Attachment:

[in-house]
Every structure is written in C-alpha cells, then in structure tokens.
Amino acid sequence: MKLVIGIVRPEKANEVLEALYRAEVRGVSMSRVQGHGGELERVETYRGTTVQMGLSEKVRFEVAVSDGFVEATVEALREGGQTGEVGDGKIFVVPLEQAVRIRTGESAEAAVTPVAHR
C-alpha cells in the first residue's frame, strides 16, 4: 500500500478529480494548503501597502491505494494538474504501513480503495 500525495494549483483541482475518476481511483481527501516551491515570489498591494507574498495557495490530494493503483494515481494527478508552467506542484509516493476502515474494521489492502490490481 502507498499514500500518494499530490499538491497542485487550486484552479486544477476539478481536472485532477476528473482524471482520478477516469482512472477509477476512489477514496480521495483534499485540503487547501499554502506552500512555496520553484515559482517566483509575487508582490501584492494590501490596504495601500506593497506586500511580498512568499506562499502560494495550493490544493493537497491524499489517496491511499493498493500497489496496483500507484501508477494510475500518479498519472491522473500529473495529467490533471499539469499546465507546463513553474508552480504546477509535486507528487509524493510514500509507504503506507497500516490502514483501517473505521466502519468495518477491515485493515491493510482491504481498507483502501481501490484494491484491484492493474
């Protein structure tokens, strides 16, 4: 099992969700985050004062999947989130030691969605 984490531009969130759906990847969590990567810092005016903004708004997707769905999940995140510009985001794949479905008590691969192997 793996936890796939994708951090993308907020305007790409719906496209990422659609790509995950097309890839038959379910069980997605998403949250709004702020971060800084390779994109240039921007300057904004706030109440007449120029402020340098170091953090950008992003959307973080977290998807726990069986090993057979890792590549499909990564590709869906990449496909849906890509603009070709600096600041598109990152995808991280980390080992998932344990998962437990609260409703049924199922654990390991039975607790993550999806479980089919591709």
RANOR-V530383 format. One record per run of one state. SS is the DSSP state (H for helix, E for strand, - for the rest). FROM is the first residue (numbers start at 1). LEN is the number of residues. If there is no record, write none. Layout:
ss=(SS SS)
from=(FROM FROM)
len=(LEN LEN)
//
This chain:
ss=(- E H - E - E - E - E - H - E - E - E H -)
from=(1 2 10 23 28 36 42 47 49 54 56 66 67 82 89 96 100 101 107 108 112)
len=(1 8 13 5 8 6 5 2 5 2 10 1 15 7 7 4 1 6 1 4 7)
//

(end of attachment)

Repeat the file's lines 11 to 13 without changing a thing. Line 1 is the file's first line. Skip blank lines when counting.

This chain:
ss=(- E H - E - E - E - E - H - E - E - E H -)
from=(1 2 10 23 28 36 42 47 49 54 56 66 67 82 89 96 100 101 107 108 112)